Cosmetics make for a delightful gift, especially during the festive holiday season. Whether it's a vibrant bath bomb or a luxurious body lotion, the world of beauty products is filled with creative wonders. A particularly intriguing trend that has emerged in recent years is the realm of food-inspired cosmetics. While these products undoubtedly captivate with their whimsical designs, it's important to navigate the regulatory landscape governing their creation.
Designing beauty products that resemble treats can be an exciting venture, but there are essential considerations to bear in mind. Let's delve into the exciting world of food-inspired beauty products!
What kinds of cosmetics take inspiration from food?
From bath bombs resembling cupcakes to soaps that mirror a piece of cake, the spectrum of food-inspired beauty products is both diverse and delightful. The allure extends beyond the products themselves to include imaginative packaging. Picture a smoothie body wash or a powder mask housed in a tub reminiscent of an ice-cream container! These creations not only cater to beauty enthusiasts, but also appeal to those seeking a touch of whimsy in their self-care routines.
Some finger-licking good inspiration:
- Too Faced: Notable for their Chocolate Bar eyeshadow palette, which features eyeshadows with a cocoa scent.
- Lush Cosmetics: Renowned for their bath bombs that often resemble fruits, like their Peach Crumble Bubble bar.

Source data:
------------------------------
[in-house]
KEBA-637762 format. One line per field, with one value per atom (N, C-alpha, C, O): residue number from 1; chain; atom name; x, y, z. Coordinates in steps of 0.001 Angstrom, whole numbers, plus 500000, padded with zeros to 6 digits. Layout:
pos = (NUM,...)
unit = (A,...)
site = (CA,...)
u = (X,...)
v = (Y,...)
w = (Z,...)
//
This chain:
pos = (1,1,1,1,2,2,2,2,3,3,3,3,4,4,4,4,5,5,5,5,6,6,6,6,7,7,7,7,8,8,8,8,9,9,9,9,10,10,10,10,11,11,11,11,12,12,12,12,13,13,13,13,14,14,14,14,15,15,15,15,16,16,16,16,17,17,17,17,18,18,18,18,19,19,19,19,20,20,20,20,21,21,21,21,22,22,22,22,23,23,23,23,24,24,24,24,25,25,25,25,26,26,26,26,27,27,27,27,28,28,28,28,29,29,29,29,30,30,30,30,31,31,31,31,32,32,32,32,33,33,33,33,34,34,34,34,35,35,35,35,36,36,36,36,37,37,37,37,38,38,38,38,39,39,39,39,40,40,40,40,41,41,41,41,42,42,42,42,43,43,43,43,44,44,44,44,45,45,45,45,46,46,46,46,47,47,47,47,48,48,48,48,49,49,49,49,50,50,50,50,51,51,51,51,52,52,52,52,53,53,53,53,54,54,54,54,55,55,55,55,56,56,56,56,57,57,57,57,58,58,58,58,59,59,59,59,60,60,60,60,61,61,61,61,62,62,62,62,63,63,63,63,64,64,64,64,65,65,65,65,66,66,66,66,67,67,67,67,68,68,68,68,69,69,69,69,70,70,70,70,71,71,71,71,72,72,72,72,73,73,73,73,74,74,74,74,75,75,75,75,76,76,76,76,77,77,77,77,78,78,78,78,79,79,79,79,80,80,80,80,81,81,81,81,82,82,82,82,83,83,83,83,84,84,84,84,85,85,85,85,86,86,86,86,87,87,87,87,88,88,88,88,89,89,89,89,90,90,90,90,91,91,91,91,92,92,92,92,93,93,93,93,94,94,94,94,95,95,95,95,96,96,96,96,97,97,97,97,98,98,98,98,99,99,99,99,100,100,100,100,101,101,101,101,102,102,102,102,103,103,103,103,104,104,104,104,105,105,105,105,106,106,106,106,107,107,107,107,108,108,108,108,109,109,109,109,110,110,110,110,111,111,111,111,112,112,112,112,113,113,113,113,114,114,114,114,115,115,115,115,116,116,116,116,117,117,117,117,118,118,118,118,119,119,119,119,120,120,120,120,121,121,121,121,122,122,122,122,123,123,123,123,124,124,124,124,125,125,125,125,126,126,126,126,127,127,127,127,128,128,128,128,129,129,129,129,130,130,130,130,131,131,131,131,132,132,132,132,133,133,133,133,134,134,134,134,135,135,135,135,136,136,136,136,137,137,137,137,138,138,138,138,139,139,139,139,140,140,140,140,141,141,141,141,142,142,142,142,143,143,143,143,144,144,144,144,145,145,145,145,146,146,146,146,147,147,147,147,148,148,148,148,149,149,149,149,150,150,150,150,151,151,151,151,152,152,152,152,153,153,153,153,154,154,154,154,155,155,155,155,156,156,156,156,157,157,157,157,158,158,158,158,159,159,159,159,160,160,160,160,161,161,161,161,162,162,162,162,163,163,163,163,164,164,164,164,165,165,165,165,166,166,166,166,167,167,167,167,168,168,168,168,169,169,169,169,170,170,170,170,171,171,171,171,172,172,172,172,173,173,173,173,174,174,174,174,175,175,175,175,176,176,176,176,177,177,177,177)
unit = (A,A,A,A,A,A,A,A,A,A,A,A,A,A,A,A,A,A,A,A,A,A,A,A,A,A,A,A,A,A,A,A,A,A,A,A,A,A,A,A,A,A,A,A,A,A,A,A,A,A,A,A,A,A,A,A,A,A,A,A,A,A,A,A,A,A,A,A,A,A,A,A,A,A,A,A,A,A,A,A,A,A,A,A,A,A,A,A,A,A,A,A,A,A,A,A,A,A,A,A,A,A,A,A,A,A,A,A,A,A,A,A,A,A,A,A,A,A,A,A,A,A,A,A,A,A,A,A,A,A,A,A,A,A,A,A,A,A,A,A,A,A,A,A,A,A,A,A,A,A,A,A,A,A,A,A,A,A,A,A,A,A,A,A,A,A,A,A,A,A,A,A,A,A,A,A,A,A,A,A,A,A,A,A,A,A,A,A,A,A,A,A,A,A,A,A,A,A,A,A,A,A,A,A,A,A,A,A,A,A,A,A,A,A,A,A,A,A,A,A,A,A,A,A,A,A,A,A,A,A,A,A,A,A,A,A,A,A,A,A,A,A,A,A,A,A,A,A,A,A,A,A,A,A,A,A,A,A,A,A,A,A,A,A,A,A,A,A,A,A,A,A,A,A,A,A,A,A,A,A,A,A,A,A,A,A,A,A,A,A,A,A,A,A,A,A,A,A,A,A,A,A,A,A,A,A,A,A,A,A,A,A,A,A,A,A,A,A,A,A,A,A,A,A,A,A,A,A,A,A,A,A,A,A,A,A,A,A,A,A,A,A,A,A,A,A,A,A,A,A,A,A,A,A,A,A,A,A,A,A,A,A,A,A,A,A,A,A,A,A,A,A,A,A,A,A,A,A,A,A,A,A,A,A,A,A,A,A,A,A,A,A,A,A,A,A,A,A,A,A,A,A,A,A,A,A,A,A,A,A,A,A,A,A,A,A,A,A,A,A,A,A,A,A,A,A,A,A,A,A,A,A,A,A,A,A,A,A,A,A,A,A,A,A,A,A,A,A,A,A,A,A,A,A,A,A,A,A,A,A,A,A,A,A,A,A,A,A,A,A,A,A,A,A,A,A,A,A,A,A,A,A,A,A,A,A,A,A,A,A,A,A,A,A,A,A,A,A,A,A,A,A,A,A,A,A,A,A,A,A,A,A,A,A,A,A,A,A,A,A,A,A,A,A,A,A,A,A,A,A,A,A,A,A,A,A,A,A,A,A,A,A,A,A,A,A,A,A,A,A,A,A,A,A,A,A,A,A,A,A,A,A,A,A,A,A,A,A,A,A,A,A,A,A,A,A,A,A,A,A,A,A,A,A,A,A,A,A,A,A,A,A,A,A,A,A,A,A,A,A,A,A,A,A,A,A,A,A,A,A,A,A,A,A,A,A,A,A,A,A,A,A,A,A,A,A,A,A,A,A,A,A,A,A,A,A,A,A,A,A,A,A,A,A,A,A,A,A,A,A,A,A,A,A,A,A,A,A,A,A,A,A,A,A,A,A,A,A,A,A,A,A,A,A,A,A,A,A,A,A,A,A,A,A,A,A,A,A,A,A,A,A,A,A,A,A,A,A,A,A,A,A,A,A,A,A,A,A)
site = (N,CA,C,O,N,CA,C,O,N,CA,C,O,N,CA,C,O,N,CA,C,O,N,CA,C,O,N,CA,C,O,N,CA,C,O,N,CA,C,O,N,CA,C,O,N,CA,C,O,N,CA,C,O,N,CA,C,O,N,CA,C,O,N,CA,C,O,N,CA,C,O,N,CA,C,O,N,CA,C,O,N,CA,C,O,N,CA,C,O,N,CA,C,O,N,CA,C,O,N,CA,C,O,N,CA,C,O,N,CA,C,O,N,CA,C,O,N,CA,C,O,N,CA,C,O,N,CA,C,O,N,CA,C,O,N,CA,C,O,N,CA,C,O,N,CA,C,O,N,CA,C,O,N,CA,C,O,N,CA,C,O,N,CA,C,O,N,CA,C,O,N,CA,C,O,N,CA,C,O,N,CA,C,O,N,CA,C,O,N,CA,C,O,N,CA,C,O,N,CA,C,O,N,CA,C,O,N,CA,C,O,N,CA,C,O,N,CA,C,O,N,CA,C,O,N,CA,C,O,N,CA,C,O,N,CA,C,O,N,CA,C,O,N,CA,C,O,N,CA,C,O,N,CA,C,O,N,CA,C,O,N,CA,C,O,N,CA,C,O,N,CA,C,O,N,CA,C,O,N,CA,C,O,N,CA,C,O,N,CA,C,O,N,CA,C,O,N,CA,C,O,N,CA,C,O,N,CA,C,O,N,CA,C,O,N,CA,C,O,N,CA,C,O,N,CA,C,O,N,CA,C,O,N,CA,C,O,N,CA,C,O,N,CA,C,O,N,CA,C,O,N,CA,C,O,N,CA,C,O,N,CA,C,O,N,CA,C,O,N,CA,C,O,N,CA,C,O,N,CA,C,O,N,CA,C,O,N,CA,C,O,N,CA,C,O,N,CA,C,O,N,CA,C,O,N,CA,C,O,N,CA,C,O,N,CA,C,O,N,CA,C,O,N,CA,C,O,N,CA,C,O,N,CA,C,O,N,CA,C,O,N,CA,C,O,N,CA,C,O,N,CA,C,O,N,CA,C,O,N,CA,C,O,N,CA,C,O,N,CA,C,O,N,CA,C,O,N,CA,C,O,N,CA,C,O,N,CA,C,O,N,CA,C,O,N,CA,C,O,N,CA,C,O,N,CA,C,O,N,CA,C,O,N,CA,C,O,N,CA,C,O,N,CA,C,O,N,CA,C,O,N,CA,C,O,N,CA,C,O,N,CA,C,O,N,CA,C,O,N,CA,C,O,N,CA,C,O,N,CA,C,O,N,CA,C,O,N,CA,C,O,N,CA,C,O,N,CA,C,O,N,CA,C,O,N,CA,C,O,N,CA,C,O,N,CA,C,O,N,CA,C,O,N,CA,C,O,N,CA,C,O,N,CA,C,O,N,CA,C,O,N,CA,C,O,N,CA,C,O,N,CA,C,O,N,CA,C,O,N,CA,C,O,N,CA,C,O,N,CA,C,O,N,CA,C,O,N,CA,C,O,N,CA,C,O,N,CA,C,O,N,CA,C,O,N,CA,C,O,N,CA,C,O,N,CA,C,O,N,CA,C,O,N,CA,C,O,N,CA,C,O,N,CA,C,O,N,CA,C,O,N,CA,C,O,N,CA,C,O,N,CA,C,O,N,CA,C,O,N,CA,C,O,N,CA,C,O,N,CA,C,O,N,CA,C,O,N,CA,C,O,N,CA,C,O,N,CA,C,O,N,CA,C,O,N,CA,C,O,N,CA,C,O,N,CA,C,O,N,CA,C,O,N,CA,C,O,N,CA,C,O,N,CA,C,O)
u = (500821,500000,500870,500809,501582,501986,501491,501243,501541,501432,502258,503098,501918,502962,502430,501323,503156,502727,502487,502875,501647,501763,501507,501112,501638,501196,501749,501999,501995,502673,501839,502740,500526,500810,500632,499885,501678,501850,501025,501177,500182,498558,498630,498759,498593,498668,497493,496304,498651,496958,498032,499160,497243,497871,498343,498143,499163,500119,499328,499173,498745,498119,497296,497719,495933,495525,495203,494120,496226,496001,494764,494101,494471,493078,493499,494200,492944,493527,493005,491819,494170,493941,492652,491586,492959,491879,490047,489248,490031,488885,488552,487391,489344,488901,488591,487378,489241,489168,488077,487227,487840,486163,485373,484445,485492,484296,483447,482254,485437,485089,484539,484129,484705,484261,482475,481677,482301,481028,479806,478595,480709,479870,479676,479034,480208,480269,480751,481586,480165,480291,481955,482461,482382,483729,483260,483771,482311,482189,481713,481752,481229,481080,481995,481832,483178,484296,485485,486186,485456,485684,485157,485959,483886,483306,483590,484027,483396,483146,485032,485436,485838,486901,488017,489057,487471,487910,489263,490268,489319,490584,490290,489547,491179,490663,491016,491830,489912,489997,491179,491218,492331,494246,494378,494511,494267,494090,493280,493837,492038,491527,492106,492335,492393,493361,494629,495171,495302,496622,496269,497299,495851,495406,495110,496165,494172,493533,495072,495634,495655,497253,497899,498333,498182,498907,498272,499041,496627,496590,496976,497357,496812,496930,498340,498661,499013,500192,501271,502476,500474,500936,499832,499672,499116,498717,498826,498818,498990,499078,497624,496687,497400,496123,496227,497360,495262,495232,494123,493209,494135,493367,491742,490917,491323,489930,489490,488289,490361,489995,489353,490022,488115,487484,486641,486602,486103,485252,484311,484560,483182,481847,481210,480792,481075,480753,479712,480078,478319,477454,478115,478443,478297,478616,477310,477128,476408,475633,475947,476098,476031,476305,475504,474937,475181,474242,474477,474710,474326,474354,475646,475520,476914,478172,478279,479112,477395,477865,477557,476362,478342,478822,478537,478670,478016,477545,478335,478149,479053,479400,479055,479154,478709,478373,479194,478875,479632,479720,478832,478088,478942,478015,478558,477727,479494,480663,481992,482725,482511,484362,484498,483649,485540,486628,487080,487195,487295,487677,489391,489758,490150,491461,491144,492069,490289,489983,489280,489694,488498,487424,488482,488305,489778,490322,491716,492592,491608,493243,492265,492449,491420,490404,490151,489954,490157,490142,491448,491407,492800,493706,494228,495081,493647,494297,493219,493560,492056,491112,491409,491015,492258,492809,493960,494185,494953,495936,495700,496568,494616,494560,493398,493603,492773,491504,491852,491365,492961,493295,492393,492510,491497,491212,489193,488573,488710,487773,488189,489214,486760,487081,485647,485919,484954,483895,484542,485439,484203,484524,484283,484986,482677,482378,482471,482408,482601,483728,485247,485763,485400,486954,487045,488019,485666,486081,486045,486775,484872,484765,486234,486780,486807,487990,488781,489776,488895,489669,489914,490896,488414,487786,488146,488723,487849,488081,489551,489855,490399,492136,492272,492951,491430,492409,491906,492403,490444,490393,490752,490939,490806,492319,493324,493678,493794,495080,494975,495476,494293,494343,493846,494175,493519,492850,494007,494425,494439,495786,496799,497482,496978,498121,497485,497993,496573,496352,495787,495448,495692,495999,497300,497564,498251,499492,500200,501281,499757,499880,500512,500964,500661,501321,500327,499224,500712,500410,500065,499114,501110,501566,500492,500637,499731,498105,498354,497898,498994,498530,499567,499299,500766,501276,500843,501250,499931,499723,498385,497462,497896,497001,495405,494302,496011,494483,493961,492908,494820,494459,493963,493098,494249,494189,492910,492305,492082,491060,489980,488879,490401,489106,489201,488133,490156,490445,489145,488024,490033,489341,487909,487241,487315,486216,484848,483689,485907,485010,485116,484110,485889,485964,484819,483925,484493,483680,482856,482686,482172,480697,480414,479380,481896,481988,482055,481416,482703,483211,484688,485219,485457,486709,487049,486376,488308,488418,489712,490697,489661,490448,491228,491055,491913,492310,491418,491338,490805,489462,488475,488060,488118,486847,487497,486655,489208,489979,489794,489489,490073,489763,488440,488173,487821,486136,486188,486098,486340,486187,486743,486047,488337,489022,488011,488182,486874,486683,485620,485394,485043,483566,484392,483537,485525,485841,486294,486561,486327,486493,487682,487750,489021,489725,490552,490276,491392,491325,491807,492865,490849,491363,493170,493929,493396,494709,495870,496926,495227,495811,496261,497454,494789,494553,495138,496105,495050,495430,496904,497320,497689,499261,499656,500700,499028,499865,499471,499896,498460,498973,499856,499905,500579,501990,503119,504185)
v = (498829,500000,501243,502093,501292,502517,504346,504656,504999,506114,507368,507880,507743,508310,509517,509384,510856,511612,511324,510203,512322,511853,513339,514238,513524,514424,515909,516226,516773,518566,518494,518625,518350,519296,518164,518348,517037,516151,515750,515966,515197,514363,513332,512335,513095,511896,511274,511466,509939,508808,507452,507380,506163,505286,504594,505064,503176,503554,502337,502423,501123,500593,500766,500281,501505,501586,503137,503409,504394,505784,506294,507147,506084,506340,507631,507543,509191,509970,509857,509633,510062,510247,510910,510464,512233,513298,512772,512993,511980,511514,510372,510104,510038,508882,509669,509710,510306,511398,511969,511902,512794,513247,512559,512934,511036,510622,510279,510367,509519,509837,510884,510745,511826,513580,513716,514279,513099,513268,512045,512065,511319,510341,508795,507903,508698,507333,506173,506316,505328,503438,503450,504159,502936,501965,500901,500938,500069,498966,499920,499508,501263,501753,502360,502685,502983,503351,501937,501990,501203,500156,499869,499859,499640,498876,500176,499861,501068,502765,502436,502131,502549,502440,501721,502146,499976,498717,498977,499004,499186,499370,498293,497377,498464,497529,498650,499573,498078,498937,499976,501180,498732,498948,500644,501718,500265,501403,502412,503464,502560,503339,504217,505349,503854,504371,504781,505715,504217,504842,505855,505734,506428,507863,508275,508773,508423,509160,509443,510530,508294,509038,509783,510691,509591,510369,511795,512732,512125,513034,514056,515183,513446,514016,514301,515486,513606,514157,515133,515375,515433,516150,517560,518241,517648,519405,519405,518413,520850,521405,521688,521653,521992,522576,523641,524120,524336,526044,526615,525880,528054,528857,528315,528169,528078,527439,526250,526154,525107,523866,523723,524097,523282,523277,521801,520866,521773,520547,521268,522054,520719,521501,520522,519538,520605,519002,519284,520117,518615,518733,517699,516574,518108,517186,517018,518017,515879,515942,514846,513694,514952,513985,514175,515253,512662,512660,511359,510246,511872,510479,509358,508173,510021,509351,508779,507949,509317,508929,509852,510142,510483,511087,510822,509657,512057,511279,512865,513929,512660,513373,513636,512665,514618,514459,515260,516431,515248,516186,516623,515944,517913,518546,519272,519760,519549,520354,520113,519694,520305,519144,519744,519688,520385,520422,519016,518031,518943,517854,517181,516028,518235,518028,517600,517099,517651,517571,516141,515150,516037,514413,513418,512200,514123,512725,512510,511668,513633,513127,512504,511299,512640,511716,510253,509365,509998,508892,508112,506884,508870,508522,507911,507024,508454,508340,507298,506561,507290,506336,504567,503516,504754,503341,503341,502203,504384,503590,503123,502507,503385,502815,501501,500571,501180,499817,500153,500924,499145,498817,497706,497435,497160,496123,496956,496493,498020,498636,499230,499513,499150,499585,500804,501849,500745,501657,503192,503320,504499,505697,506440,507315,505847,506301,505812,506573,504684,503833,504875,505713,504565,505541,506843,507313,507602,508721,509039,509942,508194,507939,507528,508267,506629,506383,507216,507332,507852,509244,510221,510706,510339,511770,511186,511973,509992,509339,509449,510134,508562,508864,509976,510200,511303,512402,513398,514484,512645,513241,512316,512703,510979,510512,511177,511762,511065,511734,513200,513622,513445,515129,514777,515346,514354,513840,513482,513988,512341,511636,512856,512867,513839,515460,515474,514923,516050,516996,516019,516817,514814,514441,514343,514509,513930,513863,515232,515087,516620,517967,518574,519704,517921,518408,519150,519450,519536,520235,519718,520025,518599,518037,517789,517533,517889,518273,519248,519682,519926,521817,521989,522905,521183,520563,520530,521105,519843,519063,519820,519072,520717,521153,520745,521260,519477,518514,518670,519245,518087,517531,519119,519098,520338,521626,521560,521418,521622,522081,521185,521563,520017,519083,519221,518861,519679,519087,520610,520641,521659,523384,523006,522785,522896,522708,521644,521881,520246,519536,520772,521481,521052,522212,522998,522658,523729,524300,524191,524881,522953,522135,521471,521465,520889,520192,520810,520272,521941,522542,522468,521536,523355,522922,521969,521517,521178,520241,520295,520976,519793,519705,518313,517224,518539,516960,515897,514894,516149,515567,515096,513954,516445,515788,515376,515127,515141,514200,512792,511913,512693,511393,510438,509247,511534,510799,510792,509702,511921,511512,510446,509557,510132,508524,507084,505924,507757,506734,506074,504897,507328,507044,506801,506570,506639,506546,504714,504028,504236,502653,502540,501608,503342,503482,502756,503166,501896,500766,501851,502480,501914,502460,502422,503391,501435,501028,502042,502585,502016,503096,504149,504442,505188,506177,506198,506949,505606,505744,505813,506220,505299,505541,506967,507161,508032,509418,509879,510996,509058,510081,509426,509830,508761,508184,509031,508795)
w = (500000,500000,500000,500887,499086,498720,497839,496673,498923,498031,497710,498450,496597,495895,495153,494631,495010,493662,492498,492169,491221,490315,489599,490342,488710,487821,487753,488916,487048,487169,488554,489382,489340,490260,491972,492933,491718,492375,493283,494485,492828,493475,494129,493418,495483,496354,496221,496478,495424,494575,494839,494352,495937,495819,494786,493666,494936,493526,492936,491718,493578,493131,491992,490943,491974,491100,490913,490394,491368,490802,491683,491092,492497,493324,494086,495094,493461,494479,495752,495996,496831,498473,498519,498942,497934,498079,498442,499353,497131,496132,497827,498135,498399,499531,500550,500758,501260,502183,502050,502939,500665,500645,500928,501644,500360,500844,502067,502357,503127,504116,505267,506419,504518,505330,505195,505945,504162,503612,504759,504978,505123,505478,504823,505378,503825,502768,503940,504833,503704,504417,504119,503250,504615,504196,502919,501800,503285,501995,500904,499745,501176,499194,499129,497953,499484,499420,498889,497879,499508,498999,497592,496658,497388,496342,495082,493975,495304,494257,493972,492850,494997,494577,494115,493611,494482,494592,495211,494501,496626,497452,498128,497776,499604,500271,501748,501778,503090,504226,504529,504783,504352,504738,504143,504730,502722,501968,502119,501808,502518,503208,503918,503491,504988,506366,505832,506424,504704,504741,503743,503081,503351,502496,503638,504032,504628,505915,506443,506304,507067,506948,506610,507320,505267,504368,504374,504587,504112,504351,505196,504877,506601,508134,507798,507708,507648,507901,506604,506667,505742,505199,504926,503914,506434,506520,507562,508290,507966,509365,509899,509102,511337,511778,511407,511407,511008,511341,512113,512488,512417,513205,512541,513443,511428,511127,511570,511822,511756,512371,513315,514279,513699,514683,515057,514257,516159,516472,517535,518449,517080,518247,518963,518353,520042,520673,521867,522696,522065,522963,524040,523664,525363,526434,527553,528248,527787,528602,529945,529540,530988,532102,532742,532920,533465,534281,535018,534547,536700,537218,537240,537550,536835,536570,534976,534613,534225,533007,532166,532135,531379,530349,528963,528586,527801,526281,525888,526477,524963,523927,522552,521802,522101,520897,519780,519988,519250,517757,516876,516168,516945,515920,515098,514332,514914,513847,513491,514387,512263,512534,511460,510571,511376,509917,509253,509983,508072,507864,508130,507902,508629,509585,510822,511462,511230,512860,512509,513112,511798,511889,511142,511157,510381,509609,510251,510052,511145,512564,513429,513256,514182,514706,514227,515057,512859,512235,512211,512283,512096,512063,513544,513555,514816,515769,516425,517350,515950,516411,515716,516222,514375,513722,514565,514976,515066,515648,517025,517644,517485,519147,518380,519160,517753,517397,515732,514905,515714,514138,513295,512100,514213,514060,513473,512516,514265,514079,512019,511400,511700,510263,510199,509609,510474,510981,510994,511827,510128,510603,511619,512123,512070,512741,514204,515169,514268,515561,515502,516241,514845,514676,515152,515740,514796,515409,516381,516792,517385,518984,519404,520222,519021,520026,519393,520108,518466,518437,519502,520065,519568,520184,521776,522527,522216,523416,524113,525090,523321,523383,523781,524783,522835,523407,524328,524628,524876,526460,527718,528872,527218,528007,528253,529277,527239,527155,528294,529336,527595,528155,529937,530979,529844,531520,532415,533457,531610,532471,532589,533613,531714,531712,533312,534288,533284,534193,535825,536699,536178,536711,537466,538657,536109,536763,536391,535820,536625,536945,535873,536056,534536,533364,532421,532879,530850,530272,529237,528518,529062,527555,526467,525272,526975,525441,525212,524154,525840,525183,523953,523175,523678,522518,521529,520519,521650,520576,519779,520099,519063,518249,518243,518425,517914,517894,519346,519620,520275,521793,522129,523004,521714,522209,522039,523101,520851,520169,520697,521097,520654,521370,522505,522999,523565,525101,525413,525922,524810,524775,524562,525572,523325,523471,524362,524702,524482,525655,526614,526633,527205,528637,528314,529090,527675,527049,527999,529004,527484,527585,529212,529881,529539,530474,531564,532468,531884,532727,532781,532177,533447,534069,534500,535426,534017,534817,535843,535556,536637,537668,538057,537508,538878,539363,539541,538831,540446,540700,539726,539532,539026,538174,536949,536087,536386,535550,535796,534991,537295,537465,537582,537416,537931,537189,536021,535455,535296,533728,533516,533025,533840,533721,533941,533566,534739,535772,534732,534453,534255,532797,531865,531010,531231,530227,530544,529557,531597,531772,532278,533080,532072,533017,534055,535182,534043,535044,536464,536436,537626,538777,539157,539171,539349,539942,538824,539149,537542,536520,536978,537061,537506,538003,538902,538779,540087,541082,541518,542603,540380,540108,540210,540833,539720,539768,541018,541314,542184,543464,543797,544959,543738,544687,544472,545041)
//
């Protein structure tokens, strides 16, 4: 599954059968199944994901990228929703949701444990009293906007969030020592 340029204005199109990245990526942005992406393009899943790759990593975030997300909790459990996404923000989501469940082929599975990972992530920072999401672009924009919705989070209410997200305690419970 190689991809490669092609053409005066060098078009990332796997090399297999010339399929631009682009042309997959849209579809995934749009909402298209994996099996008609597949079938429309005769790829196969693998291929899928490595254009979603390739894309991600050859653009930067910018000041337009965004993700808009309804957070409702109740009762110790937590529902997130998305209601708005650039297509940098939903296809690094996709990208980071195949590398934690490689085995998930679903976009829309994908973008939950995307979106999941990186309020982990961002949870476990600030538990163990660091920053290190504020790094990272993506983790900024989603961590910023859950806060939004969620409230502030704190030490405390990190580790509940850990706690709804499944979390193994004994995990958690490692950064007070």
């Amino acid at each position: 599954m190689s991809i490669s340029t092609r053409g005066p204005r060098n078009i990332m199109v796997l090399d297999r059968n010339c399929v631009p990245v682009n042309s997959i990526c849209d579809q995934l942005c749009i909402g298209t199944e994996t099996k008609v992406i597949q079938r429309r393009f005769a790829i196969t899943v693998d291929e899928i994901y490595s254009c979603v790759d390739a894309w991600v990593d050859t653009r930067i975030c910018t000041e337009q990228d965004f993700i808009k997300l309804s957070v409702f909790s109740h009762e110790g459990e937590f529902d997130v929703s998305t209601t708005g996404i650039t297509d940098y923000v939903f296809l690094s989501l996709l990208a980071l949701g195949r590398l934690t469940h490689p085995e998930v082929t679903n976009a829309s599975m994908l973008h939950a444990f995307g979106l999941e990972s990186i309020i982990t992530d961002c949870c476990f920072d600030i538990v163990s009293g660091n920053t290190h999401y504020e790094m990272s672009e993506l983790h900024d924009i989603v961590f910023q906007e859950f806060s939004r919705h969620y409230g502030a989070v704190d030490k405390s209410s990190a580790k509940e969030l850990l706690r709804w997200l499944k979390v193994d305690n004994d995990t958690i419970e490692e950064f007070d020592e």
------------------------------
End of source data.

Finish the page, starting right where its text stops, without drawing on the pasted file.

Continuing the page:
- I Heart Revolution: Offers a range of makeup products with packaging inspired by various sweets and desserts.
- The Body Shop: Offers a variety of products with enticing scents, including body butters inspired by fruits like mango and strawberry.
The imagination of formulators knows no bounds when it comes to creating these unique products. The popularity of these products highlights the limitless possibilities that exist in the world of beauty formulation, where creativity and innovation go hand in hand.
Why let food inspire your next beauty product?
The charm of food-inspired beauty products lies in their ability to inject a sense of playfulness into daily self-care rituals. The whimsical designs evoke a lighthearted and fun aesthetic, transforming mundane beauty routines into indulgent experiences. For consumers, the joy of using these products usually goes beyond the nourishment they provide for the skin and hair; it's about the sheer delight of incorporating a touch of fantasy into their beauty regimen.
Regulations around beauty products that resemble food